Ion Charge…frustration and punishment lead to addictive gameplay

Posted: June 13, 2009 in Physics

Have you ever played a game that was so painfully frustrating yet still addictive enough that you would go back for more punishment? That’s exactly what you have with Ion Charge, a unique game that involves polarities, angles, and most importantly, patience. Just as magnets are attracted to each other, you may find yourself strangely fascinated by this well-designed game.

The game is about understanding and using the laws of physics as you control an ion and its magnetic forces in order to move around various obstacles to collect chips. Once all the chips in that level are collected, the exit opens, and thus you can proceed to the next torture chamber, I mean level. Presented in a progressive game mode, Ion Charge consists of 20 levels which may not sound like many, but once you get into the gameplay, those levels will take a while to master. Nonetheless, more levels would be welcome.

The game levels look great in a 3D industrial view and can only be played in portrait mode. What would be helpful is the addition of zoom and pan functionality because in its current format, it’s hard to tell where everything is located when starting a new level. Each of the levels has unique obstacles which really aren’t obstacles per se, but more like maneuvering challenges such as automatically closing walls, narrow corridors, oppositely charged towers right next each other which can impact the level of attraction.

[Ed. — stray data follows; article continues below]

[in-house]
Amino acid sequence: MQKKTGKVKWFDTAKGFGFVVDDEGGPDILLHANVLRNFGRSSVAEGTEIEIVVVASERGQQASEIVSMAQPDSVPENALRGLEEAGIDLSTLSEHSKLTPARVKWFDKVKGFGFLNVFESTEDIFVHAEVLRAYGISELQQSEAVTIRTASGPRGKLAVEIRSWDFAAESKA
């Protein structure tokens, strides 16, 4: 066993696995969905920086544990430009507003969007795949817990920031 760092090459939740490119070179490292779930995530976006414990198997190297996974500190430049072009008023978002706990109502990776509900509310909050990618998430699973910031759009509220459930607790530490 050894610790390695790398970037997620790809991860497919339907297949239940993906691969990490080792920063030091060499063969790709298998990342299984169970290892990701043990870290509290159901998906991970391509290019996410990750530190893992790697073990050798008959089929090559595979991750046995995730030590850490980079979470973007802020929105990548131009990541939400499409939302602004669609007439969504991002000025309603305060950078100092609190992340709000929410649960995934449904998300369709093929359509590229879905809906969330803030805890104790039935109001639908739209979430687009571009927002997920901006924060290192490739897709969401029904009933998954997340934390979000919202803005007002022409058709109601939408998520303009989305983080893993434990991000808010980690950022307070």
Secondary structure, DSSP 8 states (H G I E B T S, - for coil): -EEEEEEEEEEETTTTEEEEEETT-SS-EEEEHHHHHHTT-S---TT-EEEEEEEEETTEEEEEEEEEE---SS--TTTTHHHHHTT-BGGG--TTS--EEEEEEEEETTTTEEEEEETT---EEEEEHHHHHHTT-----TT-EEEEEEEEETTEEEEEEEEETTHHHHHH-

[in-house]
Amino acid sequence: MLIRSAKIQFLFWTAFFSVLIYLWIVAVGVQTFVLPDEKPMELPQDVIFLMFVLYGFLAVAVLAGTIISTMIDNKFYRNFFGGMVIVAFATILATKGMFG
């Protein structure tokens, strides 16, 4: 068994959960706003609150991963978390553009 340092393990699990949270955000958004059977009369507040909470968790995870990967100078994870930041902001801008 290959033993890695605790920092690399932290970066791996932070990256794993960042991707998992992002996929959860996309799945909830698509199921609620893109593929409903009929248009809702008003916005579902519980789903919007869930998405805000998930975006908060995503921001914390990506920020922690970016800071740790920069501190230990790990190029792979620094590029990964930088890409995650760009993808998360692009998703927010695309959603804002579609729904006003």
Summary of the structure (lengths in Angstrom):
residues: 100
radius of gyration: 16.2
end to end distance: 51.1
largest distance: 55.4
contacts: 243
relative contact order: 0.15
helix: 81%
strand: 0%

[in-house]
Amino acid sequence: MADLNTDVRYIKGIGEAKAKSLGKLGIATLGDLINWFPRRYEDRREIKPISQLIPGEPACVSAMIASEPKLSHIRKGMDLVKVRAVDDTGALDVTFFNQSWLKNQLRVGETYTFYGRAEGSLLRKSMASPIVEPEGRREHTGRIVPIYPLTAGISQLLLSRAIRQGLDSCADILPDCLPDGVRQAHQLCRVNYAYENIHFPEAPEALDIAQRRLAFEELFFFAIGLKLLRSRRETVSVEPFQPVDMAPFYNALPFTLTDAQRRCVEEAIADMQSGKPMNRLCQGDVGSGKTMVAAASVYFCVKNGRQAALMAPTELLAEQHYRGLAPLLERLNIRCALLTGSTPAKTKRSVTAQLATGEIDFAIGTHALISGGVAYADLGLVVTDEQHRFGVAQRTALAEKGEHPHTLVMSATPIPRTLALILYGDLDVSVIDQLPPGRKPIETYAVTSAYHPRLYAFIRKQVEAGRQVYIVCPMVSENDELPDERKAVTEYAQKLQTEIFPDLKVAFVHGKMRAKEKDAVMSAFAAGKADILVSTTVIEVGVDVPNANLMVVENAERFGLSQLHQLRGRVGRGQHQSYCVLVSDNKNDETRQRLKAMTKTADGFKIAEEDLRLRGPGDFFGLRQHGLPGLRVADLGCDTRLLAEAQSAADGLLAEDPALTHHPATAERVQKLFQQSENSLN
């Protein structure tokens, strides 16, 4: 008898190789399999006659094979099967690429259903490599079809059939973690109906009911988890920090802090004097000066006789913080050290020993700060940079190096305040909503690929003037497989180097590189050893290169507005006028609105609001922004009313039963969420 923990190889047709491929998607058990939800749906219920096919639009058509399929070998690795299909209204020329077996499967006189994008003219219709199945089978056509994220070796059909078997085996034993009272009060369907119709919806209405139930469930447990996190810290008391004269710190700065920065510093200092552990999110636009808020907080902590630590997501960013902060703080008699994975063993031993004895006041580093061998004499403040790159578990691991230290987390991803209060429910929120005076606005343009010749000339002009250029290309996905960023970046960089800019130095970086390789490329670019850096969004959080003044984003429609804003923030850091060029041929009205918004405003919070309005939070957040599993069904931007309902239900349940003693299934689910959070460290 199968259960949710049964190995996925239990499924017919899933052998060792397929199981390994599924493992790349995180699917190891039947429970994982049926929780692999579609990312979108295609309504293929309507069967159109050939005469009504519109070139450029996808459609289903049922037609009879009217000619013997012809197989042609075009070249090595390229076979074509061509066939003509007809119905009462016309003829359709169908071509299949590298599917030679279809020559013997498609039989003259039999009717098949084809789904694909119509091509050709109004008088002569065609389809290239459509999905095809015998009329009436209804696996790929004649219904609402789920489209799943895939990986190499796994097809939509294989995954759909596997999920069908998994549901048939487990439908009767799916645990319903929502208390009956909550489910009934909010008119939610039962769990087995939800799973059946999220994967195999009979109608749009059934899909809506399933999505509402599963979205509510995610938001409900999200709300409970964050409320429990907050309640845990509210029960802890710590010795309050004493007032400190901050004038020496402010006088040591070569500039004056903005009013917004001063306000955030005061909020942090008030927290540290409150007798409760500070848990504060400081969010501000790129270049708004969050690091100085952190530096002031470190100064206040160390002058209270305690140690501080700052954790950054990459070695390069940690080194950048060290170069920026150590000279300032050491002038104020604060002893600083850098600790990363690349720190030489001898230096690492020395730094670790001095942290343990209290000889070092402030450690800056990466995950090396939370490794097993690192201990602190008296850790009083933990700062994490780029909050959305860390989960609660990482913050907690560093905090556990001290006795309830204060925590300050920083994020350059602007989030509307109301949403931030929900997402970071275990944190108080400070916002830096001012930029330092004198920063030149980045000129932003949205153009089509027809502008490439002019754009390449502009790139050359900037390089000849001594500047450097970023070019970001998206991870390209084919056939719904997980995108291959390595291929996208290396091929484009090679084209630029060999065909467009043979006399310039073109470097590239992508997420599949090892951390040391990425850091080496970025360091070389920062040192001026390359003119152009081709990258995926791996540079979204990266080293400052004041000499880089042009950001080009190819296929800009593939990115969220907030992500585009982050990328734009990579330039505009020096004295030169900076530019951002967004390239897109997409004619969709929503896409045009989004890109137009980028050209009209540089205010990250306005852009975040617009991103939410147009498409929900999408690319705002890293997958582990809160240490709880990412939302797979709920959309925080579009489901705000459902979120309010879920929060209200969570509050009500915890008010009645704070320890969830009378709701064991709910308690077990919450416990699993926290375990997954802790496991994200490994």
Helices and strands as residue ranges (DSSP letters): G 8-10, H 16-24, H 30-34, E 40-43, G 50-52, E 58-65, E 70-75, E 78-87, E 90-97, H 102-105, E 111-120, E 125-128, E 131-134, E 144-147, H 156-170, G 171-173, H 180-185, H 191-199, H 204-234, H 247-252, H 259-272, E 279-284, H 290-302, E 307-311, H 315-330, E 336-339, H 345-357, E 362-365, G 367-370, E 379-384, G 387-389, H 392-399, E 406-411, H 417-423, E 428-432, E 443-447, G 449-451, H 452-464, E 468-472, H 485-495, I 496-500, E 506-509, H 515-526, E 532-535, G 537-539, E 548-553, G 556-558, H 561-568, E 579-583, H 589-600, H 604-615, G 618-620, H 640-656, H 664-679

The controls look rather simple: a slider where you can adjust the polarity from negative to positive charge is located at the bottom of the screen. Within each level, a number of towers appear each with either a positive or negative charge. Based on how the polarity is adjusted via the slider controls, this will change the charge of the ion that will move it towards or away from towers. The game controls and figuring out polarity takes some getting used to and honestly, I was sarcastically shaking my head when I read the app description about playing this game with one hand. Don’t get me wrong…the game can be played that way, but you better be a grand master of Ion Charge before attempting that.

To further add challenge to the game, each level has a par time and by beating or matching the par time, additional bonus points are awarded. I can tell you that most will be happy just being able to complete the level and getting out of dodge. But, this adds to the replay value since you can never the same level the same way twice.

In the game screen, the timer is located in the upper left corner with the chip counter on the opposite side. Something I feel is missing is the par time which I think should be located underneath the timer so I have an idea of where I stand. As of right now, you only see it after completing the level. Of course, if you don’t want the pressure from a timed game, simply ignore the timer, and the game will be just as entertaining.

The physics in Ion Charge are pretty solid, and most of time, it’s about using angles and ricochets in addition to slight tweaks to the polarity to get where you want to go. Literally, I’ve been right next to the exit, and because I tweak a little too much, I’ll wide up far away which costs me time. That’s not the fault of the game. Ion Charge is well designed and well presented. The graphics run on the Unity engine run smoothly with no lag on my iPod Touch 2g, and the sound effects and voiceovers offer just the right touch.

Overall, I’m surprised by how much I enjoy Ion Charge, and while I don’t come close to the par time in most cases, the game offers something very different from the usual iTunes games fare. Be warned: this is not a game for people are not well-versed in patience. Even while I was completely PO’d, I kept playing, and if you’re willing to take a chance, Ion Charge provides an addictive experience for those not afraid of a little extra challenge along the way.

Albie Meter: 4 Stars (terrific mechanics along with smooth industrial-looking graphics; offers addictive gameplay)

Advertisements

Comments are closed.